Magazine article Washington Report on Middle East Affairs

Palestinian Prisoners: Our Living Martyrs

Magazine article Washington Report on Middle East Affairs

Palestinian Prisoners: Our Living Martyrs

Article excerpt

Palestinian Prisoners: Our Living Martyrs

Samah Jabr is a medical student and lifelong resident of Jerusalem. This piece was written with Betsy Mayfield of Ames, Iowa.

When I meet the mother of a Palestinian martyr, I don't cry with her or ask her to show false pride and strength. I say instead, "Your child is in God's hands, where life is more just and fair than the life we're living." Often, my words have proven to be effective.

When I meet the mother of a Palestinian political prisoner, however, I don't know what to say. I choke with the dead words in my throat.

Israel is notorious for its political prisons, like Neve Tirza in Al Ramleh, Abu Kbeir, and Demona. While the Israeli government imprisons children as young as 14 years old in these jails, few Israeli human rights organizations consistently speak out against the inhuman conditions and physical and psychological torture these young captives must endure. Needless to say, the Israeli government has no interest in improving prison conditions in these prisons.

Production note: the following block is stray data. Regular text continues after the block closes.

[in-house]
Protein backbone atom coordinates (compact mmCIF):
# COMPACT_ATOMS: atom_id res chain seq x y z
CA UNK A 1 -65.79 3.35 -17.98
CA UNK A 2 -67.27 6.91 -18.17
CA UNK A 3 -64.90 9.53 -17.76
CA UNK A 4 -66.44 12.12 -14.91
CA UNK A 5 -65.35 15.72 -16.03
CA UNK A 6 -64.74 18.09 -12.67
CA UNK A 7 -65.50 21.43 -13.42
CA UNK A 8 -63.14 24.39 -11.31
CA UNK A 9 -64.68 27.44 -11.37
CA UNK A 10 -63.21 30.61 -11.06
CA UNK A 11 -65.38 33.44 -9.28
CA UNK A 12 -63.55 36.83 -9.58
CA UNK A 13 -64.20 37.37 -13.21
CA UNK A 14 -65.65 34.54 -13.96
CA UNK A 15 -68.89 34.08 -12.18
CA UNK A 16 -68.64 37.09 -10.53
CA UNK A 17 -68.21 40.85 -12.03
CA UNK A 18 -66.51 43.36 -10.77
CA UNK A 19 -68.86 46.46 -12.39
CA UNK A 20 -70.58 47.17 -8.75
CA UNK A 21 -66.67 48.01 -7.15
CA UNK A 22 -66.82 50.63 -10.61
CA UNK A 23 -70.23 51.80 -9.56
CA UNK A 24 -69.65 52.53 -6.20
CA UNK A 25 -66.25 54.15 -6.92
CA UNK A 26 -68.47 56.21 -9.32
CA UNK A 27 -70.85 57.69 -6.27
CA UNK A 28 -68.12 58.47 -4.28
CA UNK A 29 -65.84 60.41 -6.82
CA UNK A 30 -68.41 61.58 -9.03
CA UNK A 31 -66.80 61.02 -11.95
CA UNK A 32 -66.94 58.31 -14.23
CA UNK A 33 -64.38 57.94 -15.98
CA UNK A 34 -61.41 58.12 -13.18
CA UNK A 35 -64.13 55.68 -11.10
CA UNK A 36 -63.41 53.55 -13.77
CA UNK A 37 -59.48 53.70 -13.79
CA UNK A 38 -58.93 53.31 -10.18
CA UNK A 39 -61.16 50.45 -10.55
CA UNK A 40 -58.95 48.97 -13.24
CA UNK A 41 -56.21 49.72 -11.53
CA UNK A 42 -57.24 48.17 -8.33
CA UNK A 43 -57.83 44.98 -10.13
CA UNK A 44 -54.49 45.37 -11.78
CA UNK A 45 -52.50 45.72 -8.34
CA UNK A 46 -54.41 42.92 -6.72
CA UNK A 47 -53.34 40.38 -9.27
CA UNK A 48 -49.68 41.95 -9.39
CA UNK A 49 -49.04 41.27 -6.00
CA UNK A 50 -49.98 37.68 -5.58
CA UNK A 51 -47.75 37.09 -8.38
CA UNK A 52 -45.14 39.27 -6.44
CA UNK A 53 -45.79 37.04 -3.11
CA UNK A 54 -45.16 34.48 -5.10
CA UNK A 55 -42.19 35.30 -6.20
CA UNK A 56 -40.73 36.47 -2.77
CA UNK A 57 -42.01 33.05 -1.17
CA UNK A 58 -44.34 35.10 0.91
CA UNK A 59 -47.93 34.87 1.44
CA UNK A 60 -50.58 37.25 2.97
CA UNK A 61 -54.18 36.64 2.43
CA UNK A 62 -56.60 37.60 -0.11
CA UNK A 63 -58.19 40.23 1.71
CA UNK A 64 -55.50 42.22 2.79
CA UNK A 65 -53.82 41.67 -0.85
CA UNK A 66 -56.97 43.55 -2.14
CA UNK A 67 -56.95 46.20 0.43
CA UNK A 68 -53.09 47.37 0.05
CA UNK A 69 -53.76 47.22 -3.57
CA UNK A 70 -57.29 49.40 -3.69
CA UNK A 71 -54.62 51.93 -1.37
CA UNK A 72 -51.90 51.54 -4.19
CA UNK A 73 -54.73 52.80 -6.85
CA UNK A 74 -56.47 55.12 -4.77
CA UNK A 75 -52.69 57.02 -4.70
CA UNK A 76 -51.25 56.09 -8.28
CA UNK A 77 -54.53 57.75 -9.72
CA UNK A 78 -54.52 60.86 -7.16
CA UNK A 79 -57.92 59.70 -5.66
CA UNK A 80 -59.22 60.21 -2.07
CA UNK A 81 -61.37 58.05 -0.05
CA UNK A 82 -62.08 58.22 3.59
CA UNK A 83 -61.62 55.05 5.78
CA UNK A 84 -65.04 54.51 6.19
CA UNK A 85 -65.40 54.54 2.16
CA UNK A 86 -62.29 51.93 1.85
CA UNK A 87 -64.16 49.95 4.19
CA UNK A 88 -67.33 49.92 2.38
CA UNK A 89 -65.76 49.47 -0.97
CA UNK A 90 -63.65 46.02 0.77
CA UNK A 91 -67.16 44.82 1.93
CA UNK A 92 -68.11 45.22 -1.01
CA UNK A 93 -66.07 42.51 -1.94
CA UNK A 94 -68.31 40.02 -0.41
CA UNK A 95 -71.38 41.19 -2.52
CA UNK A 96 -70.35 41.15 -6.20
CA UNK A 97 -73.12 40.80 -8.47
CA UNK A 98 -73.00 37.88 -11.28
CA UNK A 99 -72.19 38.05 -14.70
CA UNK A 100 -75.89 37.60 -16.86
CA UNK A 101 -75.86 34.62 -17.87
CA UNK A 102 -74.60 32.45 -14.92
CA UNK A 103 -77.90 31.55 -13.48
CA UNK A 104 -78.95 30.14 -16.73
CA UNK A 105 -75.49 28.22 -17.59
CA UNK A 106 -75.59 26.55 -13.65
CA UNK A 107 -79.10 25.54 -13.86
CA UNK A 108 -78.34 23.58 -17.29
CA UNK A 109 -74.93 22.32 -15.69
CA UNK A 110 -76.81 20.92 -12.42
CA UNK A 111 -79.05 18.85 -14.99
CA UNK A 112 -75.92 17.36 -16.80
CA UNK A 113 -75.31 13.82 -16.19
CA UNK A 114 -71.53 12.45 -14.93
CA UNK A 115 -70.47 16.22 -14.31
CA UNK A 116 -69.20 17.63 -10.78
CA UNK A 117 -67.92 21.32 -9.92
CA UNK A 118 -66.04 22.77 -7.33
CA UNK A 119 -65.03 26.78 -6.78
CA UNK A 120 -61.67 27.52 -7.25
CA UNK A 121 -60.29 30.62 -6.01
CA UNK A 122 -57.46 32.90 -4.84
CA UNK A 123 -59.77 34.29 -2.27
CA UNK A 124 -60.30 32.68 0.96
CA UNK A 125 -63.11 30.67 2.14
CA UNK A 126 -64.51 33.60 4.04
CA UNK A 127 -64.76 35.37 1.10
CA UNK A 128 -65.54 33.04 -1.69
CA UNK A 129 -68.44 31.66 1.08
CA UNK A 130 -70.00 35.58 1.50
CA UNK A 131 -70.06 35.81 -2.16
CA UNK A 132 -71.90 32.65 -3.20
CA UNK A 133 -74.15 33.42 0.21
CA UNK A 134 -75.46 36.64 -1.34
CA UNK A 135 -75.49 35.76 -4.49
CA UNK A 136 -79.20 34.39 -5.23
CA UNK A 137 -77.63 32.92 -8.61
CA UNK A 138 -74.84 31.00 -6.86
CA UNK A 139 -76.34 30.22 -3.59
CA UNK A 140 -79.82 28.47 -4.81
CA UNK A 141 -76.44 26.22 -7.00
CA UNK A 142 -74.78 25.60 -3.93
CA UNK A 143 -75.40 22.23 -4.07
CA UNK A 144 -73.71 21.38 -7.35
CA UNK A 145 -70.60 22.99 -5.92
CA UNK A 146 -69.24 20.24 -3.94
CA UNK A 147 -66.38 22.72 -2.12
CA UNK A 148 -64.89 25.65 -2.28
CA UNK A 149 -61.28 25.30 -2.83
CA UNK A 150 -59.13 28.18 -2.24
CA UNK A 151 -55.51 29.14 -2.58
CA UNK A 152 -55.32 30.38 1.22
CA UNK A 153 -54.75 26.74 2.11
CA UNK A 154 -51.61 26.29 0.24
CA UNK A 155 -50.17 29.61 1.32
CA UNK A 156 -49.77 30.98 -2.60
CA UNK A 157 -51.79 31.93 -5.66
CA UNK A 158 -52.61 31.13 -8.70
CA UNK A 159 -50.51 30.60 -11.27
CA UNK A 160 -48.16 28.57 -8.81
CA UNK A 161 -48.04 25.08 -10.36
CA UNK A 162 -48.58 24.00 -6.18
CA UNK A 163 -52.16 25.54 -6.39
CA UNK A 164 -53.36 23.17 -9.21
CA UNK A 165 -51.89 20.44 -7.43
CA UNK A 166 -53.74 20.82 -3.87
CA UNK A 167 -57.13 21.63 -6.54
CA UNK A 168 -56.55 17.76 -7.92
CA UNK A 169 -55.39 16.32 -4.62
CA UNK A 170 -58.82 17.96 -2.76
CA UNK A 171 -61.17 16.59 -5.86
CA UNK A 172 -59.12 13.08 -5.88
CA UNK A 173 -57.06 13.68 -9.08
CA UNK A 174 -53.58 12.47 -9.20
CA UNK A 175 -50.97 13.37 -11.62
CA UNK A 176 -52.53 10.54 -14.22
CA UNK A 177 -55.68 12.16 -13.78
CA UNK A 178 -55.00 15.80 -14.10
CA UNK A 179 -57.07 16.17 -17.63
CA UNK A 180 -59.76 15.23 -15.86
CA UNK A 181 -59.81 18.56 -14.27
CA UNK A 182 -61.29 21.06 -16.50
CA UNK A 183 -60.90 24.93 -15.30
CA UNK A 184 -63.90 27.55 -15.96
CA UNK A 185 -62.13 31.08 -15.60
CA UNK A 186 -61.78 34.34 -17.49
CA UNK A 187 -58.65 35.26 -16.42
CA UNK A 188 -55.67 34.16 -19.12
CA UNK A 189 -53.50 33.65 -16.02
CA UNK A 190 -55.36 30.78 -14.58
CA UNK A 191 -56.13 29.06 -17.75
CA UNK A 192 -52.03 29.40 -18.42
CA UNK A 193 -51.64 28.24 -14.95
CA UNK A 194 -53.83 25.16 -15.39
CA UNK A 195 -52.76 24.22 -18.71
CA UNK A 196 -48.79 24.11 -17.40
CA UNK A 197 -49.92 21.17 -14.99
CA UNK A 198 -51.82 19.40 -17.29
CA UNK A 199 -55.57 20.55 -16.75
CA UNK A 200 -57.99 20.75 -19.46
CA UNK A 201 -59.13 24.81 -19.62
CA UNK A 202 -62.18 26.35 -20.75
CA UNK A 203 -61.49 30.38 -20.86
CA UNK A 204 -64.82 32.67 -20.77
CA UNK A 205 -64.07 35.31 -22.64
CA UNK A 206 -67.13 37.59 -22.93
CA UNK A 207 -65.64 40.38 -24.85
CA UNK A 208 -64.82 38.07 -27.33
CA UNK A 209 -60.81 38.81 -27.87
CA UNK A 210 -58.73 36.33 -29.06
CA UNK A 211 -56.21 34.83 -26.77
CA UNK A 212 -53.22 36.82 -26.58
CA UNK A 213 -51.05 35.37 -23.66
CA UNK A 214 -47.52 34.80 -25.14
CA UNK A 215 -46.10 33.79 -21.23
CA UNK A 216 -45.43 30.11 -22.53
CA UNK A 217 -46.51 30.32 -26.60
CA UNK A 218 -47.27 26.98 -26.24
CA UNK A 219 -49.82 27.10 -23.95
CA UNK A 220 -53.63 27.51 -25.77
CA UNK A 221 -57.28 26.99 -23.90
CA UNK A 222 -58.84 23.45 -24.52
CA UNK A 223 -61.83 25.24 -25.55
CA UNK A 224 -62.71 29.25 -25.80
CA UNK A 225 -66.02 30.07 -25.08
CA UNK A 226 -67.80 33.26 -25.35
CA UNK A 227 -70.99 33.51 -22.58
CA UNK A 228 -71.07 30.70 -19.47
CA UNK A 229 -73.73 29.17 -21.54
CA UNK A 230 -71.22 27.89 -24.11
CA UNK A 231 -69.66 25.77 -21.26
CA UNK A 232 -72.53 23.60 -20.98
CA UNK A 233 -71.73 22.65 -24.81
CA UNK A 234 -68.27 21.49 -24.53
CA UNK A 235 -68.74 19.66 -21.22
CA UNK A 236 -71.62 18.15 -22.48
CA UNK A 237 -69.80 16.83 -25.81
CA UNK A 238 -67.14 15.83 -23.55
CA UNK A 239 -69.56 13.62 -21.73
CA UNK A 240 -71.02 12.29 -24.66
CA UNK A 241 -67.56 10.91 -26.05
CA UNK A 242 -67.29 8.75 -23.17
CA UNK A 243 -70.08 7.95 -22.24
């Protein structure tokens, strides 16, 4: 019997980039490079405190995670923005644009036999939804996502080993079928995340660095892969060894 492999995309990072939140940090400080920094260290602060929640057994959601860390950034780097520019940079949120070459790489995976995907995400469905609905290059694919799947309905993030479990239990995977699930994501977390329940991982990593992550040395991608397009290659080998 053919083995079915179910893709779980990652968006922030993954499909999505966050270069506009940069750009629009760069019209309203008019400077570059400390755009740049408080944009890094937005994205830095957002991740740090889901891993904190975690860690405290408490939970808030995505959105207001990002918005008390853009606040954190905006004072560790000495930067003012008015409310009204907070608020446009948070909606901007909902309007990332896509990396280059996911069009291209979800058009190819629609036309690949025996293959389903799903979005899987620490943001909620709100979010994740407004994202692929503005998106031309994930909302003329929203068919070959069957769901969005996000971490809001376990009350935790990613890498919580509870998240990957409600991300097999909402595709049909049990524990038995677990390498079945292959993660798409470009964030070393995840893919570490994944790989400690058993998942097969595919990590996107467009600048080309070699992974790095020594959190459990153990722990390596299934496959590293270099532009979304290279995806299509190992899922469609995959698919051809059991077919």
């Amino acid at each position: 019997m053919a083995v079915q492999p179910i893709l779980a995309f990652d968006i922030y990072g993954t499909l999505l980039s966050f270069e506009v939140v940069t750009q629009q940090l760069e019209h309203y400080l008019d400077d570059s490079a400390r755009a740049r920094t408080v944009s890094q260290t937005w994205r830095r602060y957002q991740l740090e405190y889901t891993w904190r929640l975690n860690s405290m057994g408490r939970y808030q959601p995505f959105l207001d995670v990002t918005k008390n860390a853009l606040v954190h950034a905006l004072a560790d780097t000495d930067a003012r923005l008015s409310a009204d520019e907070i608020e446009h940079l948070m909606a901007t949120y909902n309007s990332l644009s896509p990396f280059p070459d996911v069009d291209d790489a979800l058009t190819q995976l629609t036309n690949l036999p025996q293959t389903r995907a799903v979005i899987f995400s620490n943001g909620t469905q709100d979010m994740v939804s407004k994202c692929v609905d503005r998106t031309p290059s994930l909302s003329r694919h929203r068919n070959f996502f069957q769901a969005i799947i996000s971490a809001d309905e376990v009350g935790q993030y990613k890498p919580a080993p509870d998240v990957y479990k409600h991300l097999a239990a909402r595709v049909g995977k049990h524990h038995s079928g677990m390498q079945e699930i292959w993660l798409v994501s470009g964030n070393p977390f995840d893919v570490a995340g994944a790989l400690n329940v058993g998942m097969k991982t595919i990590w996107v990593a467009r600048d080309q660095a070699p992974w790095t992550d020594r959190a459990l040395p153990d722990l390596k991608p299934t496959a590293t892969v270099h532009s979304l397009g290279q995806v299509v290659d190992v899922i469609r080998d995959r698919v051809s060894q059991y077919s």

A month ago, I went to Neve Tirza to stand in solidarity with a group of women political prisoners who have been on a hunger strike. There were only about 50 of us--nothing like the massive crowds attending a martyr's funeral or the hundreds who line up outside universities to shout their slogans and announce the latest protest strike. Some who might have joined us, I imagine, were turned back at checkpoints. Others had to make use of a day with fewer curfew restrictions to obtain what food they could. Office workers may have rushed to their jobs in hopes of getting a little work done before the mid-afternoon rush hour--the race to get home before a new curfew might take effect.

As I stood outside the prison with my sisters, eager to show solidarity with those in pain, the sight of our small group made me recall the sad words of Mahmoud Abu-Al-Sukkar, a Palestinian who has spent 26 years of his life in jail because he dared protest when Zionists came to take his land. "I used to think that if you call Palestinians to stand in solidarity with their prisoners," he wrote, "the streets would be full of the thousands. But that was my fantasy and imagination."

Abu Al-Sukkar's expression of isolation and abandonment makes me aware of our peace negotiators' neglect and disregard of the thousands of Palestinian freedom fighters who spent and are still spending the best years of their lives behind bars. …

Search by... Author
Show... All Results Primary Sources Peer-reviewed

Oops!

An unknown error has occurred. Please click the button below to reload the page. If the problem persists, please try again in a little while.